Havana is almost exactly how you imagine it — crumbling old-world Colonial charm, antique cars and music emanating from every corner.
And yet, all of those things you expect become impossibly and sometimes uncomfortably surreal when you’re confronted with them. For every picturesque, pastel cityscape that seems to be just waiting to be Instagrammed, just out of frame are decaying buildings that haven’t been reanimated by a Miami investor, or haven’t received the requisite approvals from the government. For each quaintly cobbled street in Habana Vieja there’s another with a headless chicken laying in the gutter next to a pile of rubble.
I took a trip to Havana with my husband this May, and returned just before the Trump administration announced that the reigns would once again be tightening on the tumultuous U.S.-Cuban relationship.
We landed in the Havana airport in the afternoon, and unsuccessfully tried to show someone — anyone — the $100 visa we’d purchased at the Miami airport. You can’t leave the U.S. without it, but once you get to Havana no one cares whether you’ve got one or not.
We had prearranged for a taxi to bring us to our Airbnb on the Malecon, and on our trip from the airport to downtown Havana we rushed past motorcycles weaving through traffic and horse-drawn buggies plodding along the side of the highway. We saw fields of tobacco and the occasional billboard emblazoned with Fidel’s words and face.
We were about halfway to downtown Havana when our taxi broke down, and spent some time sweating on the side of the road. Eventually, another cab carrying a friendly Brit made room for us and brought us to our address.
When we arrived, we weren’t sure what to make of the neighborhood and its palpable decay.
But, once we walked up to our floor, our hostess greeted us with the most delicious beverage I’ve ever tasted: fresh pineapple lemonade — so sweet and so cold. We drank it on the balcony overlooking the ocean, and watched the people and cars go by on the Malecon. It was our welcome to Havana and the introduction to the flavor profile we’d come to know: everything in Cuba is saccharine. Life is bitter enough, after all.
After settling in and unpacking, we decided to get our bearings and explore our neighborhood — although we were tired and we didn’t stray far.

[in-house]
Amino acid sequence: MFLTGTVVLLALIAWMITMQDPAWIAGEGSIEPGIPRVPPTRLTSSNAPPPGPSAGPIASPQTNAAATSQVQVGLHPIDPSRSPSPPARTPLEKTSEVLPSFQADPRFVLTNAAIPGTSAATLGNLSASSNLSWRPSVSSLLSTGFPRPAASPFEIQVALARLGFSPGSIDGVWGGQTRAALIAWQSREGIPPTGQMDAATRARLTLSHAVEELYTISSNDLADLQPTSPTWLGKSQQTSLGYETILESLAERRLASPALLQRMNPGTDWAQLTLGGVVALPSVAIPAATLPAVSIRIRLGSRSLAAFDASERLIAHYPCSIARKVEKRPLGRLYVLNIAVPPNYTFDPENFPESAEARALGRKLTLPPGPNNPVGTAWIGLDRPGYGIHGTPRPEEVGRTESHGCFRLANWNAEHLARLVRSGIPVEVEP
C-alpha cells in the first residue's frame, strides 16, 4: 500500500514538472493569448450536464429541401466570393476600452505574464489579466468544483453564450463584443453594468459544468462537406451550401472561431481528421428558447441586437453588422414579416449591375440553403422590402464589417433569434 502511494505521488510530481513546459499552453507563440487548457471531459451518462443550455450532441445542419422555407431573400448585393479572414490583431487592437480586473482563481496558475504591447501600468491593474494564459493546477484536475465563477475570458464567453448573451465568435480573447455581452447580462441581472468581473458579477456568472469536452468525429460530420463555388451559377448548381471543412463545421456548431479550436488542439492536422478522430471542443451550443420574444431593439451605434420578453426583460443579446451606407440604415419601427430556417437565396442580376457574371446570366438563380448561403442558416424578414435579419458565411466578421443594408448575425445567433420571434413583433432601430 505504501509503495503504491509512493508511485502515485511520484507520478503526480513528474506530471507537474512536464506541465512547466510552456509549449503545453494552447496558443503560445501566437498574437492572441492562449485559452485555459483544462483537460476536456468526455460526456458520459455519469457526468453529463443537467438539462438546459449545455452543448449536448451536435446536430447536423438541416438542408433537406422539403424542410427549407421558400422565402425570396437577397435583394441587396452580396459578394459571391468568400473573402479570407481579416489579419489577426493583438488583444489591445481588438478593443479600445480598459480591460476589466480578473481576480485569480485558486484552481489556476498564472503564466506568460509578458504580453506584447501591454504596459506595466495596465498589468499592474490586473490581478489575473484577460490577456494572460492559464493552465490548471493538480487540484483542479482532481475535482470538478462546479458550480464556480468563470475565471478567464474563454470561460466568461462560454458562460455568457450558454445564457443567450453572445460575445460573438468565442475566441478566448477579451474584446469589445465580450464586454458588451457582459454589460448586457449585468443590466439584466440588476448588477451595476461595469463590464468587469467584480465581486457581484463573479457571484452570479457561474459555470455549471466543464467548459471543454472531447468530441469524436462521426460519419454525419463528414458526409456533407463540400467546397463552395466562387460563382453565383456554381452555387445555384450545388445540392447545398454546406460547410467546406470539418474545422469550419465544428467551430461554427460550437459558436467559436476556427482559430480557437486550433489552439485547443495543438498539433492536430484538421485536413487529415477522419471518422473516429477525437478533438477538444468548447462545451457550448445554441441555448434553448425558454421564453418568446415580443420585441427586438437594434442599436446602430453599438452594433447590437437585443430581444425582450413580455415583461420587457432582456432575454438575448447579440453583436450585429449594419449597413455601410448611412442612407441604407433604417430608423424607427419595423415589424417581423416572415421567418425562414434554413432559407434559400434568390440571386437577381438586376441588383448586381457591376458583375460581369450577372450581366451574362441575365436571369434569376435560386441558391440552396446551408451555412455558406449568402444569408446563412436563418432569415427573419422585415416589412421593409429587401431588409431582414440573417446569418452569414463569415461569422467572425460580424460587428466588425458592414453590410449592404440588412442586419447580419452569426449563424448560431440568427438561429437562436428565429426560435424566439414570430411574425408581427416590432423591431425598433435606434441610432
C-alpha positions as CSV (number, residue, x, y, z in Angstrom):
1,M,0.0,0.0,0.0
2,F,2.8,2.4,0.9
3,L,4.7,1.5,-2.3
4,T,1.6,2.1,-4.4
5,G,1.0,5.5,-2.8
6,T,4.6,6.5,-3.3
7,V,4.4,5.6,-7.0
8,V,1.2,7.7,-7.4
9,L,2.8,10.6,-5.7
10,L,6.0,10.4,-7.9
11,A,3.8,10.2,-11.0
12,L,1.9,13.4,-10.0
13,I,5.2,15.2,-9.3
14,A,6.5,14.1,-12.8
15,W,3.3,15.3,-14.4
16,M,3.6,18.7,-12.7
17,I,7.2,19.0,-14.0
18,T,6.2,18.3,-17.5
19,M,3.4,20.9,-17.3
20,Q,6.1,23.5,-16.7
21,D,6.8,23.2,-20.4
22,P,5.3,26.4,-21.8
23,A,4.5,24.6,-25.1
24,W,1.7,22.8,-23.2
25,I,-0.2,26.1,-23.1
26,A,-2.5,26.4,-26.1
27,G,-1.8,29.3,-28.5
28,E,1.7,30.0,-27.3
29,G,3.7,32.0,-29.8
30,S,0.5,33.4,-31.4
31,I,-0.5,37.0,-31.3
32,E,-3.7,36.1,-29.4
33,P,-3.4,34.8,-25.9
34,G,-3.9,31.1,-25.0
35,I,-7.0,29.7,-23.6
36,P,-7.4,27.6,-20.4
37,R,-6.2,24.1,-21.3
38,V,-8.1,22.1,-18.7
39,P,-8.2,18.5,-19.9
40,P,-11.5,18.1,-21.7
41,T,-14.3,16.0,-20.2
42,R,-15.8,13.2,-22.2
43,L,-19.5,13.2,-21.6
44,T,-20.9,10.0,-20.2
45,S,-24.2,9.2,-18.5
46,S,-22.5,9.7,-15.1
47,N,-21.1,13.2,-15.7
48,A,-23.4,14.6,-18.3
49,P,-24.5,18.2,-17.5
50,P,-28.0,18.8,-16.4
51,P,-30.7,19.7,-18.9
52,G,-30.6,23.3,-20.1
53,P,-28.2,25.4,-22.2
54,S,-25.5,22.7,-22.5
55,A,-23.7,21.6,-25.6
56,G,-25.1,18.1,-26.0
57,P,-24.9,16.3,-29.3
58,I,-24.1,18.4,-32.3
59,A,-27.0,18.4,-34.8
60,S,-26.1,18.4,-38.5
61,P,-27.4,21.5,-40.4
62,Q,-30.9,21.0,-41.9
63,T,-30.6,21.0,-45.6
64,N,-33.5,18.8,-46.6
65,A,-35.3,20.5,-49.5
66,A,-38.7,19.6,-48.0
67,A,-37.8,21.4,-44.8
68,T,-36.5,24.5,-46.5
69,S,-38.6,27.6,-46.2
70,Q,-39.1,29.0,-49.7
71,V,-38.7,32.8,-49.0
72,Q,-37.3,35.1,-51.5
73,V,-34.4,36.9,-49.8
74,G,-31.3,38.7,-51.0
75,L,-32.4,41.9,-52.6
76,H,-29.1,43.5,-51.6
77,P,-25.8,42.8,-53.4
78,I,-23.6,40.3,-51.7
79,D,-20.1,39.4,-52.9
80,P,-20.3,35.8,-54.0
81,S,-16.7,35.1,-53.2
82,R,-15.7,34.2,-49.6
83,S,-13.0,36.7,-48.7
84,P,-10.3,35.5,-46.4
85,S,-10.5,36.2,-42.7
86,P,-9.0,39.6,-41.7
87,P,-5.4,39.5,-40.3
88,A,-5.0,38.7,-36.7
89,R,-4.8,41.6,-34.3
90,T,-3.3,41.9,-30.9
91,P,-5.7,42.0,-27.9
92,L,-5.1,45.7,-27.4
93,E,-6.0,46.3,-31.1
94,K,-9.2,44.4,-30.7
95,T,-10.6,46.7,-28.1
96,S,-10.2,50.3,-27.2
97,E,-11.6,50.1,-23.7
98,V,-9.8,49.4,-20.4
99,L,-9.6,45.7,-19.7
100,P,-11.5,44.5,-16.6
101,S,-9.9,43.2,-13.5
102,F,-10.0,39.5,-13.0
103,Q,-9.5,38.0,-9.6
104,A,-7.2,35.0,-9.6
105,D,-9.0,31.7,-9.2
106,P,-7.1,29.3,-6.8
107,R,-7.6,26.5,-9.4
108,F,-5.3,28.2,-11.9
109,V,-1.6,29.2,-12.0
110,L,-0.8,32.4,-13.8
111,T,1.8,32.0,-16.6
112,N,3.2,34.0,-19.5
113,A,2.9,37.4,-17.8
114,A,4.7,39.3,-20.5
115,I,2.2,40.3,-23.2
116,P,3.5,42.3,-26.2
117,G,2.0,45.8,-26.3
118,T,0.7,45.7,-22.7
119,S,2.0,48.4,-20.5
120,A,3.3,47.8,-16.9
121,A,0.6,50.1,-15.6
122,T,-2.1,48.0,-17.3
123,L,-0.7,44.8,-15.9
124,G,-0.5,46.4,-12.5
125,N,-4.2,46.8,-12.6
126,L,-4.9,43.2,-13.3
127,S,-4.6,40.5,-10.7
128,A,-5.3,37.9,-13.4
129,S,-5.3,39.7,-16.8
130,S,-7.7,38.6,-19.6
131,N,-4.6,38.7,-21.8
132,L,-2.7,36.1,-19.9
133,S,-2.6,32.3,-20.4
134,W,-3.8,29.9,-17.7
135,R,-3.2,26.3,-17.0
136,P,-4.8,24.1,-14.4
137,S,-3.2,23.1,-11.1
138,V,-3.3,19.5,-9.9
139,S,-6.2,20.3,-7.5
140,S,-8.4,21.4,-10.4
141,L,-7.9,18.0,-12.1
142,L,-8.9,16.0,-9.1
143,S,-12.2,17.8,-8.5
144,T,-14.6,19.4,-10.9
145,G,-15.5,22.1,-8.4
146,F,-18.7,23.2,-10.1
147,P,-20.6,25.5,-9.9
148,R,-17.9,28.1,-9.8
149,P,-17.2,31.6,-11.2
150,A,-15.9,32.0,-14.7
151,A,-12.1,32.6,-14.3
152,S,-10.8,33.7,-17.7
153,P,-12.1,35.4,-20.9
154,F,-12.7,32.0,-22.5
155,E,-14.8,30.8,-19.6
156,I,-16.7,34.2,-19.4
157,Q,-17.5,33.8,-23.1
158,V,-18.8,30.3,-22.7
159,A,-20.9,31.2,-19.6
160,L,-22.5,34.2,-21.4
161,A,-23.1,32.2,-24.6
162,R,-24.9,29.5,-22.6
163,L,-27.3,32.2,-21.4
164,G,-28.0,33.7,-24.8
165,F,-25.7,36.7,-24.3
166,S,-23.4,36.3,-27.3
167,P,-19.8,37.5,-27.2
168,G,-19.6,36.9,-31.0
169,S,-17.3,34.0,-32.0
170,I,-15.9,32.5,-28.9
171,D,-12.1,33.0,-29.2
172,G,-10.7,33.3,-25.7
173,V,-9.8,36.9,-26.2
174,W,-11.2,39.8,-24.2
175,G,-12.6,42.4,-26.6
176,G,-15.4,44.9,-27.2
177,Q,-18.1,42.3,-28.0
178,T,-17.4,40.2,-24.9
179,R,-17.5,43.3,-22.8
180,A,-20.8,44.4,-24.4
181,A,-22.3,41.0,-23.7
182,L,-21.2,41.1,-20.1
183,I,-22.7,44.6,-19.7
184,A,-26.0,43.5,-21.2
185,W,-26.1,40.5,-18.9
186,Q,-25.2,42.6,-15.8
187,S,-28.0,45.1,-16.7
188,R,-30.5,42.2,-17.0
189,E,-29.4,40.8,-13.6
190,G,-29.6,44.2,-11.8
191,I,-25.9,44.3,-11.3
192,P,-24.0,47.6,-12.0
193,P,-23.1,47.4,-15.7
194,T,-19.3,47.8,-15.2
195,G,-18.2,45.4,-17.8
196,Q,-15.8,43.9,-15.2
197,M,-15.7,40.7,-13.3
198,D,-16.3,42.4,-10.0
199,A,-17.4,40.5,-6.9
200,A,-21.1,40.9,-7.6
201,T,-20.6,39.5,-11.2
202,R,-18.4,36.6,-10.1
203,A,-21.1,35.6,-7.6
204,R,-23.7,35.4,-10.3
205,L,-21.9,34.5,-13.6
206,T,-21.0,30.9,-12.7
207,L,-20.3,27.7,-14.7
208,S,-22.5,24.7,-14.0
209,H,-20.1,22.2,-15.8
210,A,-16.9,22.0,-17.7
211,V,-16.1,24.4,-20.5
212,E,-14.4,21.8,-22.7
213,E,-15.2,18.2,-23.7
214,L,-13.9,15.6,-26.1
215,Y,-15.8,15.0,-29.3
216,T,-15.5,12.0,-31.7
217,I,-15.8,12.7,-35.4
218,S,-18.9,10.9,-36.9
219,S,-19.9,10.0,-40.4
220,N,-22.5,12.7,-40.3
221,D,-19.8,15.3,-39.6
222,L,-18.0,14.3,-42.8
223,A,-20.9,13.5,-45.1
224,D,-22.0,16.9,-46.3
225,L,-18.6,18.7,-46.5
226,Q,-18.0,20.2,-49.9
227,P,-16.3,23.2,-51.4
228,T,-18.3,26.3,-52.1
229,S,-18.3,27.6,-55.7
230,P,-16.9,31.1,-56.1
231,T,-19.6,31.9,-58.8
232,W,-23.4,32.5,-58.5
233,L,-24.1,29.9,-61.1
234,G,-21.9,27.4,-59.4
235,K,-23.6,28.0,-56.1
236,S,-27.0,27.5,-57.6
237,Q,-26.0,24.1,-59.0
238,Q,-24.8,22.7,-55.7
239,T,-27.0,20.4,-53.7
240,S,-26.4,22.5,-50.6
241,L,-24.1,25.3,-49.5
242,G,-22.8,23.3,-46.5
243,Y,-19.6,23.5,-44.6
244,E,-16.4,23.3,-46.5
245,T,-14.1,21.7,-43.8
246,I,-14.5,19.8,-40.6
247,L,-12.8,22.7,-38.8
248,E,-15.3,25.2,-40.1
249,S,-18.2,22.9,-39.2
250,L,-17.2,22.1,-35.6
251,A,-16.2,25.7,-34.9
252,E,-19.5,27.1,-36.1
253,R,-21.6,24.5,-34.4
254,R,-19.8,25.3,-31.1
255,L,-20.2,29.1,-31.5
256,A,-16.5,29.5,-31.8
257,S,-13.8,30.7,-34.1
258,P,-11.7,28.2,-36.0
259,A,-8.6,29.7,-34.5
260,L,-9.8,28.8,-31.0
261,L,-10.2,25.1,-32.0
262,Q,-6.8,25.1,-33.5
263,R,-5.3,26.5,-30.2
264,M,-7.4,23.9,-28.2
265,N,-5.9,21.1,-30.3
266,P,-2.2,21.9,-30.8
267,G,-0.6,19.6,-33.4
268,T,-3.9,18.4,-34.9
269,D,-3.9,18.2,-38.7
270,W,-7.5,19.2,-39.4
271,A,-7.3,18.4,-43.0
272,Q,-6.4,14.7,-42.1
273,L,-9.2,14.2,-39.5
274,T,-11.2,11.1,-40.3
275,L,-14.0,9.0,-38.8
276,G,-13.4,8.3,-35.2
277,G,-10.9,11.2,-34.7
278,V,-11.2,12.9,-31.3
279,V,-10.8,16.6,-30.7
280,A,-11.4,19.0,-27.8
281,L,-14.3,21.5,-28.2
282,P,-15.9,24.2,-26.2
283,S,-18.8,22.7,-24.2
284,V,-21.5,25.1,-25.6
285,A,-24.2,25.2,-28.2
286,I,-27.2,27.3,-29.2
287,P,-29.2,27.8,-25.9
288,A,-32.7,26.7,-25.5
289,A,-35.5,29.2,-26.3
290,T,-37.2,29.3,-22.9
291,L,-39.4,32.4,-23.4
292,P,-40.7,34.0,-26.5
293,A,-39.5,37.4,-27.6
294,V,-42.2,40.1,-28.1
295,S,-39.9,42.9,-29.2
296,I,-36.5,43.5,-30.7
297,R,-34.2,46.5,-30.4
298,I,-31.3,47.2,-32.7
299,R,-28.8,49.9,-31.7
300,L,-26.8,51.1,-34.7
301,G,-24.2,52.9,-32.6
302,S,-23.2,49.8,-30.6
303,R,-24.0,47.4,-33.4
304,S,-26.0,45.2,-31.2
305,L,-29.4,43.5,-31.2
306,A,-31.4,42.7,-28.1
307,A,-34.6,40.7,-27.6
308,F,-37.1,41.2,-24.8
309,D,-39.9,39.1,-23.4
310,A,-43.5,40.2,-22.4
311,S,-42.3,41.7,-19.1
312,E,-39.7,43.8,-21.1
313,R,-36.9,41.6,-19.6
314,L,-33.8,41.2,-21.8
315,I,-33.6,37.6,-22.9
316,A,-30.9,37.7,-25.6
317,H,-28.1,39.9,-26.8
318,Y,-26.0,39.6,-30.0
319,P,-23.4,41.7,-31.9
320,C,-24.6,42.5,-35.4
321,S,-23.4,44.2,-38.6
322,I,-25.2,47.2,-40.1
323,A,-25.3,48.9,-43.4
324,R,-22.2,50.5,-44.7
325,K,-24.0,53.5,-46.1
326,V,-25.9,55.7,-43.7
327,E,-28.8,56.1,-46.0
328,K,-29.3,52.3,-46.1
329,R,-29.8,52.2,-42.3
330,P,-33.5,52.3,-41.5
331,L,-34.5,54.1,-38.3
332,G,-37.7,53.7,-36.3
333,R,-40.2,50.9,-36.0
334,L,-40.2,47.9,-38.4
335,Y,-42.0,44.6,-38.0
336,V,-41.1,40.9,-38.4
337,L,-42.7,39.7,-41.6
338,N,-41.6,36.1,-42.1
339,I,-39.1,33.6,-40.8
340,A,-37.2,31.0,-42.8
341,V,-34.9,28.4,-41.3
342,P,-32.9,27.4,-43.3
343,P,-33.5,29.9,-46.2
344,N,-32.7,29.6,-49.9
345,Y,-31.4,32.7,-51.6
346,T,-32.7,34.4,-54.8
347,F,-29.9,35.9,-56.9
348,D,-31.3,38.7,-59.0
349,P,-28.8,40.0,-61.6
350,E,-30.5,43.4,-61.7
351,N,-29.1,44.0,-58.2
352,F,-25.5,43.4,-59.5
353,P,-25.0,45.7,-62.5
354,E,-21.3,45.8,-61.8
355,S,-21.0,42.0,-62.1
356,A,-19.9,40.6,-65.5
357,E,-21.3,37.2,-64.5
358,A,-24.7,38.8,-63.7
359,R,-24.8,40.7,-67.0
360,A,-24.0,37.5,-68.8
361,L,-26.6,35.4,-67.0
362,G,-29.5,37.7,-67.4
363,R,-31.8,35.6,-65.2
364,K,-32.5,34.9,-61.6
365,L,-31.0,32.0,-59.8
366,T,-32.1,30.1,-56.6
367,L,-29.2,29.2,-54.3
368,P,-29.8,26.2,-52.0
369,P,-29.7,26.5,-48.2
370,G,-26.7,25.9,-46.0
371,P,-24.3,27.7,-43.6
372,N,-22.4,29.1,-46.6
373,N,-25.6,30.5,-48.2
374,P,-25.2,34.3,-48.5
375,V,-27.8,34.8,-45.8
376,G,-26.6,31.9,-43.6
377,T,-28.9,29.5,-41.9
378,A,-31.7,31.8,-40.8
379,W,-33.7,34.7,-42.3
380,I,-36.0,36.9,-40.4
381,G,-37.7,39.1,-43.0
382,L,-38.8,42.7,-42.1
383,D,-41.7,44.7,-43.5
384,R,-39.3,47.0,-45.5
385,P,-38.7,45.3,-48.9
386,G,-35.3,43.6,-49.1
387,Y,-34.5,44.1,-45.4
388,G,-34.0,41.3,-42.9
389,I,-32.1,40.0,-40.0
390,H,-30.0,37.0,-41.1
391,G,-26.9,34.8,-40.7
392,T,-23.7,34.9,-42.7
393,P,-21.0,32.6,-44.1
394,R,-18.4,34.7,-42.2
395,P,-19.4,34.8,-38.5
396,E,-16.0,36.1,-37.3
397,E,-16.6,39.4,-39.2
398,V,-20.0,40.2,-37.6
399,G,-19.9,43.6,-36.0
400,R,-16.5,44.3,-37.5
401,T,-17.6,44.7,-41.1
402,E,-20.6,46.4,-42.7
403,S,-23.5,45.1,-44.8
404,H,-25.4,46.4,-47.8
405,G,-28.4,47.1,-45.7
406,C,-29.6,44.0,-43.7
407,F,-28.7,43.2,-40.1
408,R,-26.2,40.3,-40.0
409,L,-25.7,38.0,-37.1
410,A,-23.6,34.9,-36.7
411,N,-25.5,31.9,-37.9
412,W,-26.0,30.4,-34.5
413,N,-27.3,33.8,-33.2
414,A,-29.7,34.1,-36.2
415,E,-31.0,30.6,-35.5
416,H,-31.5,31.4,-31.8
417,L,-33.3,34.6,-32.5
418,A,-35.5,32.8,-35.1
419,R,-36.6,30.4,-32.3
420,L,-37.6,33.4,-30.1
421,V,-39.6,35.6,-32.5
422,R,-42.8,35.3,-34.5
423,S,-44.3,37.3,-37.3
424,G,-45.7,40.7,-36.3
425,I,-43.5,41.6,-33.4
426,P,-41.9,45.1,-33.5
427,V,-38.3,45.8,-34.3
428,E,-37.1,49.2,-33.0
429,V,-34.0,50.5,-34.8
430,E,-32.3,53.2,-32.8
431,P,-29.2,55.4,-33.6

We found a lofty restaurant that looked out onto the ocean, with large wooden tables and pew-like benches.
The cocktail menu was typical: daiquiris, cubatas, cubanitos. We thought it apt to start our trip with mojitos, which from this particular establishment were watery and somewhat tasteless.
The food was what we would learn to be typical as well: lobster tail and mushy vegetables. Whatever appetizer we asked for wasn’t available. Restaurants in Cuba are not permitted to have standing contracts with suppliers, which results in the daily task of procuring meat, vegetables and rum for their service. Resources can be scarce, however — even when we visited La Guarida, the paladar visited by Beyonce and Barack Obama, they were not able to offer us any dish with beef.
The next day, we woke up and made our way to Callejon de Hamel, a hotbed of Afro-Cuban culture and tourist scams. The artist Salvador has transformed an area once known for its crime into a tourist attraction full of religious and cultural symbolism.
Now, the people of Callejon de Hamel have a finely tuned hustle to earn money from the flocks of tourists that come to see the art and hear the music. At the end of our visit to the neighborhood, rather than indulge the tourist tradition of buying some artwork featuring one Orisha or another, we ordered some mojitos. The recipe, a variation on the classic mojito made with honey and basil, was purportedly created by the wife of Salvador himself, and was one of the better mojitos we had in Havana.
The following afternoon we headed to a decidedly quieter neighborhood, Vedado, to tour a paladar. We learned about back-of-house operations, tasted some goat stew right out of the pot, and learned how to make a traditional mojito.
The mojito starts with spearmint, lime juice and sugar. The stems of the spearmint are muddled to release their flavor, then ice is added to the glass, followed by Havana Club rum. To garnish, a sprig of spearmint is slapped before settling into the glass.
We asked our host if it’s possible to make a mojito with dark rum. He reluctantly said it is, but if anyone would dare to make a mojito with a good quality dark rum in his presence, he would slap him like a spearmint. Cubans take their rum seriously, and dark rum is meant for sipping neat.
Next up in my Havana recap: a Hemingway favorite, the daiquiri.